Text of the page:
This rigid PVC pipe is made to schedule 40 dimensions, but it's transparent, with only a slight blue tint, making it easy to see what's inside it. Built for laboratories, food and beverage processing, sight gauges, pharmaceutical manufacture, hospital use, chemical processing, dry food lines and other applications, the pipe and fittings are made from a clear, virgin grade, PVC compound. The ingredients are non-toxic, conform to FDA food contact standards, and the compound is listed by the National Sanitation Foundation for use with potable water. It doesn't need ties or clamps to hold it upright or level, and may be used with standard schedule 40 fittings of gray or white. The Clear-40 pipe and fittings are non-conductive and flame retardant, with a U.L. rating of 94 VO. It comes in ¼ through 4-inch nominal pipe sizes, and fittings come in 90 and 45-degree elbow, T, male and female adapter, coupler, reducer bushing, and cap fittings styles. Optional configurations include bell-shaped ends, other fitting configurations, longer lengths, and schedule 80 dimensions.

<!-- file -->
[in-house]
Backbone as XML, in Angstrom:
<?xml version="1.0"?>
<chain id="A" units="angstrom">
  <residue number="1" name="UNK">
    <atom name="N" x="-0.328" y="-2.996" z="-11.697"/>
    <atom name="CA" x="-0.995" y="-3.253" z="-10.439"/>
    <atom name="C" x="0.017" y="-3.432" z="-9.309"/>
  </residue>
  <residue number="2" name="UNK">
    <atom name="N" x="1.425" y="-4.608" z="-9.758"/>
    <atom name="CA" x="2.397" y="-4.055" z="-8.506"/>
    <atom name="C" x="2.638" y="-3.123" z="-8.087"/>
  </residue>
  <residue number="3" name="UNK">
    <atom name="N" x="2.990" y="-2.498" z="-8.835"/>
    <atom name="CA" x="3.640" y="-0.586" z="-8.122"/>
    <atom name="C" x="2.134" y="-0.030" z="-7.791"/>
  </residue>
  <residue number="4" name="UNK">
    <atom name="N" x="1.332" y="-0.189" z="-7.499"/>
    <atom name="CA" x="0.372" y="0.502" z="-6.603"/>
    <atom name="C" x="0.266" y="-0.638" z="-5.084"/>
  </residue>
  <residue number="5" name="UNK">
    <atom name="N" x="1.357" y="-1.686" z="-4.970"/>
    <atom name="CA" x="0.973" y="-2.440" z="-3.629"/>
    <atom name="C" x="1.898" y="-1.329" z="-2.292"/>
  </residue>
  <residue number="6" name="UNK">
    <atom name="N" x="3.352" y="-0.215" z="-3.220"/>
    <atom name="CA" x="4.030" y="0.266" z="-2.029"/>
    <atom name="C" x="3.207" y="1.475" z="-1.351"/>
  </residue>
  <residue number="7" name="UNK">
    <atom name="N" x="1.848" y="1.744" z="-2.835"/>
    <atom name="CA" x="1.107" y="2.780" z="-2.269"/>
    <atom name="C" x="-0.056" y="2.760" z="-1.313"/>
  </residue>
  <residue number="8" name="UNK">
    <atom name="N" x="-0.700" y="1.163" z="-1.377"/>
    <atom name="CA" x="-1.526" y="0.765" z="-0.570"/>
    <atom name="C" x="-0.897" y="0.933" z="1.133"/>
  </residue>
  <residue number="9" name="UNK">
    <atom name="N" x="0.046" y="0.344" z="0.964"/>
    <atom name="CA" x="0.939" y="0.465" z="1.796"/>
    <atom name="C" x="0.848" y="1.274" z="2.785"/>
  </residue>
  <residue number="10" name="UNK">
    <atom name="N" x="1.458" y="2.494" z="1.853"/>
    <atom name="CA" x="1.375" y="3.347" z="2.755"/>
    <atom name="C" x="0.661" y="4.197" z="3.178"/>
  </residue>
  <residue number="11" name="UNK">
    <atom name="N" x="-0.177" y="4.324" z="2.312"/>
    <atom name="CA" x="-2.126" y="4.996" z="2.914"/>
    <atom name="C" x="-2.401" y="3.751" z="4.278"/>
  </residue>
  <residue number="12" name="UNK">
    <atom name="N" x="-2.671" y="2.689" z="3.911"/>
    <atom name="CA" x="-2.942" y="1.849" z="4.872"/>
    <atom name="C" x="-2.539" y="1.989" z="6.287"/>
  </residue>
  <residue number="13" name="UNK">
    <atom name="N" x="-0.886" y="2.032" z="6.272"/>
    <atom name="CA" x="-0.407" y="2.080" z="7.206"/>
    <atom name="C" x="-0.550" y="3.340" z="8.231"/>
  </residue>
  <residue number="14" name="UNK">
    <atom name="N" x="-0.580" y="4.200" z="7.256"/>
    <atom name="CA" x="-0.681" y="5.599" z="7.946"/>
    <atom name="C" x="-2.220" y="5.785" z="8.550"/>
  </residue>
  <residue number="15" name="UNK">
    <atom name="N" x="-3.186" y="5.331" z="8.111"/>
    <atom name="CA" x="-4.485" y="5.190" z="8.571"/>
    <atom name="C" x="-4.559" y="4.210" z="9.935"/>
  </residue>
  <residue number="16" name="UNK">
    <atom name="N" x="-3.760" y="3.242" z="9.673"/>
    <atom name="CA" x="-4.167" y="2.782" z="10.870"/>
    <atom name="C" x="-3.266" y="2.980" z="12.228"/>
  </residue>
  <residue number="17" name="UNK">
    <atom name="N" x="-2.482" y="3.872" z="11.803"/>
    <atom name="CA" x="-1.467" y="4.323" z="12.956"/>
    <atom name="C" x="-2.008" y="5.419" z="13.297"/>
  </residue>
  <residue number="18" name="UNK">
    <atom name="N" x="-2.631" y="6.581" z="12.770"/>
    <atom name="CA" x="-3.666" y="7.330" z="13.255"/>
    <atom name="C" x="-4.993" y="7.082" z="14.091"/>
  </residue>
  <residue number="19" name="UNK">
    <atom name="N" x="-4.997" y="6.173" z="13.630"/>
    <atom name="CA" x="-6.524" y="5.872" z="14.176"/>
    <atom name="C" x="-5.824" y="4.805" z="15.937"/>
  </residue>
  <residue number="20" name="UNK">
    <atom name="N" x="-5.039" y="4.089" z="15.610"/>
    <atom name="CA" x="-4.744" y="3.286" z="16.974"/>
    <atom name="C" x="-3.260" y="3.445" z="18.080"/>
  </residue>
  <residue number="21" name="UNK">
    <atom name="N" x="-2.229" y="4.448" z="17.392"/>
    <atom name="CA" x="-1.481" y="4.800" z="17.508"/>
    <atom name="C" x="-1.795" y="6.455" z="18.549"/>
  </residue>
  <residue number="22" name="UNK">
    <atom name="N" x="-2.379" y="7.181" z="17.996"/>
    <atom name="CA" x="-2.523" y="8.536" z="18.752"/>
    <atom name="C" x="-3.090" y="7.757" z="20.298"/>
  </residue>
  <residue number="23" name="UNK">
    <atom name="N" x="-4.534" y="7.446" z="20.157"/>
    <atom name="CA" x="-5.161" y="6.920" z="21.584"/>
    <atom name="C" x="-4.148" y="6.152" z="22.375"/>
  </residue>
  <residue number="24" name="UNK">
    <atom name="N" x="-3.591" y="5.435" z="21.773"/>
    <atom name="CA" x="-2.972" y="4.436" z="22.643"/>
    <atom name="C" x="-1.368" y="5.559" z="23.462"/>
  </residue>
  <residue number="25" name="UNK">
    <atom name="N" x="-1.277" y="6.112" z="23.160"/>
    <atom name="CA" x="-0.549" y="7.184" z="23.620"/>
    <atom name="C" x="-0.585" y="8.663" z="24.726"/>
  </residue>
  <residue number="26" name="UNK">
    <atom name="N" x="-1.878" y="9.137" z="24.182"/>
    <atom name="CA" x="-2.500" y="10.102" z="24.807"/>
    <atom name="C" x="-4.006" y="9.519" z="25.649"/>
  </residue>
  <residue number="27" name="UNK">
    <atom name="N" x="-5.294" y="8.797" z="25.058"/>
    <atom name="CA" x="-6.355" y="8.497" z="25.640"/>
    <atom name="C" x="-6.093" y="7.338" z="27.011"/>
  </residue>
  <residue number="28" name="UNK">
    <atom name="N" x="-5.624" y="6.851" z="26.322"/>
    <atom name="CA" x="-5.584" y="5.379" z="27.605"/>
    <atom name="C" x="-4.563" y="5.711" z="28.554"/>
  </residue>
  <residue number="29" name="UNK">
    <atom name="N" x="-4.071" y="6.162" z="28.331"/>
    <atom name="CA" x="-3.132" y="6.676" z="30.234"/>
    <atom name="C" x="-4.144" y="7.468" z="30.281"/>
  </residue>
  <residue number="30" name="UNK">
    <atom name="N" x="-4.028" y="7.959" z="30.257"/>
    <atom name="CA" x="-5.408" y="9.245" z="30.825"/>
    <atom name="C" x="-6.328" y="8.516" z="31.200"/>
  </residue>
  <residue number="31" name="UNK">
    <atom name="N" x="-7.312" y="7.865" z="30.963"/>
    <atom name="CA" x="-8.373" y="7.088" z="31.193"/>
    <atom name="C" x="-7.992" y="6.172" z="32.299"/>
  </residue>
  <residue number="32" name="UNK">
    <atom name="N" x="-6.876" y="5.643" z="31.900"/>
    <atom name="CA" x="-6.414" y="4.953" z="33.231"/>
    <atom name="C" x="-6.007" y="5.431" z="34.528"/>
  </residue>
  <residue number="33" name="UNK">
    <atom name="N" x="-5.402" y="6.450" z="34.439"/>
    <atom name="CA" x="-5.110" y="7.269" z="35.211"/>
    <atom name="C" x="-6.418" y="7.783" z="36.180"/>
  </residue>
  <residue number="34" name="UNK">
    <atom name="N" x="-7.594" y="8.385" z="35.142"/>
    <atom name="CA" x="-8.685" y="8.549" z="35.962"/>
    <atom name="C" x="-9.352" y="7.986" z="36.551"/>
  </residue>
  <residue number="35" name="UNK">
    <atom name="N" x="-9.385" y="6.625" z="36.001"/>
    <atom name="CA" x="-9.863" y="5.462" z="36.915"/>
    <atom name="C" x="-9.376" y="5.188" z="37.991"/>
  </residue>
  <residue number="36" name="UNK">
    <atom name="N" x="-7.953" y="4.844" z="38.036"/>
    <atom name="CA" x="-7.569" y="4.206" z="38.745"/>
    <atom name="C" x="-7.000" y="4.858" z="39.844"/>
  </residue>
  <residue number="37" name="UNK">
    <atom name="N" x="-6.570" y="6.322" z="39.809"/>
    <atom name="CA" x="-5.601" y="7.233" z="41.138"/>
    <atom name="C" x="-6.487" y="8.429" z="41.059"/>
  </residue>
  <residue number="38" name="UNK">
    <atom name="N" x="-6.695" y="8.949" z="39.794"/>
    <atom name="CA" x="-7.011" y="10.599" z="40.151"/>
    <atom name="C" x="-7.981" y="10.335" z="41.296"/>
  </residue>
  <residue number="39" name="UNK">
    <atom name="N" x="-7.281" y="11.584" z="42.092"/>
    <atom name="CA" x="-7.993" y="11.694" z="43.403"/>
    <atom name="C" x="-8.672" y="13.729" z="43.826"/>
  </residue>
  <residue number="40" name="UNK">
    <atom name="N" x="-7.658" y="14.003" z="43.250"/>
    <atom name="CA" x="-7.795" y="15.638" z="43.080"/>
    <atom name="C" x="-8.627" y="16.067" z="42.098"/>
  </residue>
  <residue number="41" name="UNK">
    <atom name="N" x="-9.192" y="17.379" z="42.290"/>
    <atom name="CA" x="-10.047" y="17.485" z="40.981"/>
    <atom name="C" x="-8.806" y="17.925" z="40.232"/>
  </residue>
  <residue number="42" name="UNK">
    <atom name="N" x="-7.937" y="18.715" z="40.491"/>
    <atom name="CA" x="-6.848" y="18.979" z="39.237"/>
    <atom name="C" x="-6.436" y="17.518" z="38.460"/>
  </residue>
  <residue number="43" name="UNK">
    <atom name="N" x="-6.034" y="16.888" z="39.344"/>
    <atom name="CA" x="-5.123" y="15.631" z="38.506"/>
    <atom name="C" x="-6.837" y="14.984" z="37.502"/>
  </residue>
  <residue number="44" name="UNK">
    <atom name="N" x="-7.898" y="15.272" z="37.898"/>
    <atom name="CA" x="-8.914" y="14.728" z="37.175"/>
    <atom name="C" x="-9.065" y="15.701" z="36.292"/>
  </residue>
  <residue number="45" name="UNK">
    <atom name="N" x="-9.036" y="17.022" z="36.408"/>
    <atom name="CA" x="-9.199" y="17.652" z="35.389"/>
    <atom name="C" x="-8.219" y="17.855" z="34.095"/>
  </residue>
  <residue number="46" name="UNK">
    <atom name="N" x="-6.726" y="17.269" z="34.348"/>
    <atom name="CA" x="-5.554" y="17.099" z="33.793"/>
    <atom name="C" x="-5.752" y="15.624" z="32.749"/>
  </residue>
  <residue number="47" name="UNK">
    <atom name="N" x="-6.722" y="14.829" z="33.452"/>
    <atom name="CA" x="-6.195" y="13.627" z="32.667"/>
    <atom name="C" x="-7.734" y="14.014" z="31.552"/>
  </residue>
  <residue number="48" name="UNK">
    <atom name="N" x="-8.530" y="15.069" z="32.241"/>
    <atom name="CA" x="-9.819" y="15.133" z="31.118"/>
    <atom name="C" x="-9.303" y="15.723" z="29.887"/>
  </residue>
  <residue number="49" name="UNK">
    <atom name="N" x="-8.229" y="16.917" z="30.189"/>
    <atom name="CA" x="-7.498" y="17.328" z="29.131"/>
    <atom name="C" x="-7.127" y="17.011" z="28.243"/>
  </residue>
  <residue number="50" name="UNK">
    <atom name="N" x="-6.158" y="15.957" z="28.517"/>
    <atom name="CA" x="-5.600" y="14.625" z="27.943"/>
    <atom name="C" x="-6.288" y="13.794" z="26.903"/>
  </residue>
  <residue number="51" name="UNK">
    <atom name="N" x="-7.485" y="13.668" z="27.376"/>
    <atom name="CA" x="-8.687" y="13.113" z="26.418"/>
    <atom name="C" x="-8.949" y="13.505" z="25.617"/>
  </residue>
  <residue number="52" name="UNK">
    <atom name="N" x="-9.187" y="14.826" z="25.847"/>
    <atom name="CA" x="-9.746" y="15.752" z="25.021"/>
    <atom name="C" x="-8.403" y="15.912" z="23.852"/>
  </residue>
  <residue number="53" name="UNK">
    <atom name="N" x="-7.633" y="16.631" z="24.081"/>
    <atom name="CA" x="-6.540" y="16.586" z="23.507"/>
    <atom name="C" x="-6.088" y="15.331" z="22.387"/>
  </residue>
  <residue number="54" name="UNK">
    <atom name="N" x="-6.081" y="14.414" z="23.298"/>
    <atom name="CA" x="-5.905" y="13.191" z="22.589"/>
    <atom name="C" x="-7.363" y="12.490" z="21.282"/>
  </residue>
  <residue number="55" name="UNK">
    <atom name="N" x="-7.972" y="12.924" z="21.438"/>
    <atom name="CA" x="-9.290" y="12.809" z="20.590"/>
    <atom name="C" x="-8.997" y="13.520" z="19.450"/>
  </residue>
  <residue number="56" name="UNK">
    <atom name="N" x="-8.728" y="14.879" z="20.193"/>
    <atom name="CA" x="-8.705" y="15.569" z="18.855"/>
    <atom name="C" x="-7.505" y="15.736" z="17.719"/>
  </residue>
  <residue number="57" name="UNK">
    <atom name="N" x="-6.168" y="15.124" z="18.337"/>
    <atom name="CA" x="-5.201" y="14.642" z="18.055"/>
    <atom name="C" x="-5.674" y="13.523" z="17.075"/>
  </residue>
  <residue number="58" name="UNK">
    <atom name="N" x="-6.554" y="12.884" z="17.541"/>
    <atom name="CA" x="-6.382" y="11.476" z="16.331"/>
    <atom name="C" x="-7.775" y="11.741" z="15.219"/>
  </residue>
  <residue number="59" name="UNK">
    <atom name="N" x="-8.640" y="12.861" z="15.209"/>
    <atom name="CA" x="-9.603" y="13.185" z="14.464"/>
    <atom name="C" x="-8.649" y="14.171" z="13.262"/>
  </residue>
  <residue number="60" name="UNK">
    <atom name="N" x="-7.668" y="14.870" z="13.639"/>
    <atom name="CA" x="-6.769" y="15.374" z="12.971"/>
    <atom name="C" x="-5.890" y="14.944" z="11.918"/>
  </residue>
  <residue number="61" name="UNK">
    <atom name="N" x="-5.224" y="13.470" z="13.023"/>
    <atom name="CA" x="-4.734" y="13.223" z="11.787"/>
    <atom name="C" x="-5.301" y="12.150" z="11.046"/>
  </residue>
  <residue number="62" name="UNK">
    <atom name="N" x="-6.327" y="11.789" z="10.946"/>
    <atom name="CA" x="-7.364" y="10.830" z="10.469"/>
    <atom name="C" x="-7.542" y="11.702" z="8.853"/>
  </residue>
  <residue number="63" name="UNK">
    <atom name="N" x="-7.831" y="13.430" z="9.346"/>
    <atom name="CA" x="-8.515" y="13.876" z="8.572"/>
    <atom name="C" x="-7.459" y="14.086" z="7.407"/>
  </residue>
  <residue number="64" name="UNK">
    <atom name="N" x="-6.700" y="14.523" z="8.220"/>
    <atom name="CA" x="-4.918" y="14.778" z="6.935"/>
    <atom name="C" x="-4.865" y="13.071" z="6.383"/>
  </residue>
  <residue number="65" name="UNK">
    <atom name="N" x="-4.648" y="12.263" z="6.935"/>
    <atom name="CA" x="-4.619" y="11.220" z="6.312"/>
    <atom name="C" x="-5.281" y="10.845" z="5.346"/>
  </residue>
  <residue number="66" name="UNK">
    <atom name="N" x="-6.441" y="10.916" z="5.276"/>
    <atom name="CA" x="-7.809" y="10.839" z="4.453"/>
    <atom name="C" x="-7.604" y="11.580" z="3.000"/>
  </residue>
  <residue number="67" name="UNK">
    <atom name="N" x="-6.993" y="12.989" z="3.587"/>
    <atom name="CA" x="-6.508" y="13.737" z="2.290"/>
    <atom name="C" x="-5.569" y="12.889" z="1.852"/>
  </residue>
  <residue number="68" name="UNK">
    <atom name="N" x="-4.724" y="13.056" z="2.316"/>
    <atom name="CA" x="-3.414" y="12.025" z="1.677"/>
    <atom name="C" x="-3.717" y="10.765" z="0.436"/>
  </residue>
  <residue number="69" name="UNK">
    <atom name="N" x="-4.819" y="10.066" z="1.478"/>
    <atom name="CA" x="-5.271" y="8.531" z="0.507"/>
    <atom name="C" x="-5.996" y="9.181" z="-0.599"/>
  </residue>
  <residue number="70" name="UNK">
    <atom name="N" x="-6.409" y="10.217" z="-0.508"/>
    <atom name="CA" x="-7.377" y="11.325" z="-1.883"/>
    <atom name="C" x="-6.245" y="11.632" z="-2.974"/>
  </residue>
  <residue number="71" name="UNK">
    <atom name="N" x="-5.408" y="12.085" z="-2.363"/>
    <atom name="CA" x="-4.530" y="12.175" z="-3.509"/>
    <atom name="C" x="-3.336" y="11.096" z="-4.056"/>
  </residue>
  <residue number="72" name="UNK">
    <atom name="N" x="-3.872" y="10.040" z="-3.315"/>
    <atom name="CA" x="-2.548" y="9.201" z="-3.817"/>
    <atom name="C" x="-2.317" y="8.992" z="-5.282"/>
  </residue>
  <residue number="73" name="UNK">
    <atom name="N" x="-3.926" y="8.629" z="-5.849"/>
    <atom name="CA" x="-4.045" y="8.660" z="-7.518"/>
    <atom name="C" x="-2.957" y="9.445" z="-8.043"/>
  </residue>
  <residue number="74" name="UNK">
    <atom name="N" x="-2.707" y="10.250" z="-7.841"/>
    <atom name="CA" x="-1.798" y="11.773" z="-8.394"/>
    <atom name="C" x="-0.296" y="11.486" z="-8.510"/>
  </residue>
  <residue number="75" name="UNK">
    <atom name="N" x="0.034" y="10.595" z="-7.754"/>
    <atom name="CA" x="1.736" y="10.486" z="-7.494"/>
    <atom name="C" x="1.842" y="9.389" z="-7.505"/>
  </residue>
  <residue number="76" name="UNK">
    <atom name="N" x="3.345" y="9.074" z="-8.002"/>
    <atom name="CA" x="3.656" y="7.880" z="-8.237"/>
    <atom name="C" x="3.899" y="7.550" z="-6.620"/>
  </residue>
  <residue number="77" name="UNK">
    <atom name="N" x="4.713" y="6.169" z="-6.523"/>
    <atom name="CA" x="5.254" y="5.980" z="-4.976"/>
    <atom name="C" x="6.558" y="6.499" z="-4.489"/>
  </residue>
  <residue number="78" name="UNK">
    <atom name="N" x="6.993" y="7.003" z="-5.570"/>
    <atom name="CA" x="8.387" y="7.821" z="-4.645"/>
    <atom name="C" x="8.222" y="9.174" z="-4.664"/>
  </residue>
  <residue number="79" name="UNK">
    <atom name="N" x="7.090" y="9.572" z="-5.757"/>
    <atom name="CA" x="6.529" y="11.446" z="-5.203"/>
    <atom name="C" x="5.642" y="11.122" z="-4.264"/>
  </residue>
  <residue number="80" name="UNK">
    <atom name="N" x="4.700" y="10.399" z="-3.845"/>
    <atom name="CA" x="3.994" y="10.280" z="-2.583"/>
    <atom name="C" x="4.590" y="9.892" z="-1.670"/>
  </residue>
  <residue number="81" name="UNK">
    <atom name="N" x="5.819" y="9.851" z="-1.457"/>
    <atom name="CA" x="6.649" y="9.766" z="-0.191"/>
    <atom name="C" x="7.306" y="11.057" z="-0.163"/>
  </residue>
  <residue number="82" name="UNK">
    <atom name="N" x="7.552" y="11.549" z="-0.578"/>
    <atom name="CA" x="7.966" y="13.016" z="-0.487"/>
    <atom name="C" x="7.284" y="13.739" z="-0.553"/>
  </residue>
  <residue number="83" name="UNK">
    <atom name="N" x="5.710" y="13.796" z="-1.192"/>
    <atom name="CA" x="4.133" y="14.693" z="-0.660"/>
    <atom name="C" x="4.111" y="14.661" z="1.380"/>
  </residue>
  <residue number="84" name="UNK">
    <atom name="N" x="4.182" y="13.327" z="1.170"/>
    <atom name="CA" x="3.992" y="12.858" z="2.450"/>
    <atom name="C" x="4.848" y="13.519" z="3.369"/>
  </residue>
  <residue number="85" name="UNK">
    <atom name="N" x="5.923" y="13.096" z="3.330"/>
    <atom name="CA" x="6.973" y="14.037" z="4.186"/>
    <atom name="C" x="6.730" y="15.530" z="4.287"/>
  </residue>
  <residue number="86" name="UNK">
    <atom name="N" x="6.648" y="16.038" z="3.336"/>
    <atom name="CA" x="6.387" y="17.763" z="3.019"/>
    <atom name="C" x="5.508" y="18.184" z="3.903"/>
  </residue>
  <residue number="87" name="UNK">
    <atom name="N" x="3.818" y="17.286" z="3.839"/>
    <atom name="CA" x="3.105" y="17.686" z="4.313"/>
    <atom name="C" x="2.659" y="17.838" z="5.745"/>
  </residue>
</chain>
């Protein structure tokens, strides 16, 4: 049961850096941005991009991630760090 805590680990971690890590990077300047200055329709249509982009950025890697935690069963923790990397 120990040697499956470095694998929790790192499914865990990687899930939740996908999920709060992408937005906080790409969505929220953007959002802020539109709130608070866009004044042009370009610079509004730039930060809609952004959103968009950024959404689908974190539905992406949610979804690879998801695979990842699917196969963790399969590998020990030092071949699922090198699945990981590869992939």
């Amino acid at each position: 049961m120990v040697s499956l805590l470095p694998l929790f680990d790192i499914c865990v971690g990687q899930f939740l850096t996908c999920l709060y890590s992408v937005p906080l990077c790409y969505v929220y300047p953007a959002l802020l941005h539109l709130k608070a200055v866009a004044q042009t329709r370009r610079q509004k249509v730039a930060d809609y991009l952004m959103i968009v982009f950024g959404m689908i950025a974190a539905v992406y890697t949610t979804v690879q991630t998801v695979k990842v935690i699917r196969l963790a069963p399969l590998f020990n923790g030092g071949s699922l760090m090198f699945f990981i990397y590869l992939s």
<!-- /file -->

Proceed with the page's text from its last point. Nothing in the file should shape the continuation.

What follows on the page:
Are they robots or androids? We're not exactly sure. Each talking, gesturing Geminoid looks exactly like a real individual, starting with their creator, professor Hiroshi Ishiguro of Osaka University in Japan.
For industrial control applications, or even a simple assembly line, that machine can go almost 24/7 without a break. But what happens when the task is a little more complex? That’s where the “smart” machine would come in. The smart machine is one that has some simple (or complex in some cases) processing capability to be able to adapt to changing conditions. Such machines are suited for a host of applications, including automotive, aerospace, defense, medical, computers and electronics, telecommunications, consumer goods, and so on. This discussion will examine what’s possible with smart machines, and what tradeoffs need to be made to implement such a solution.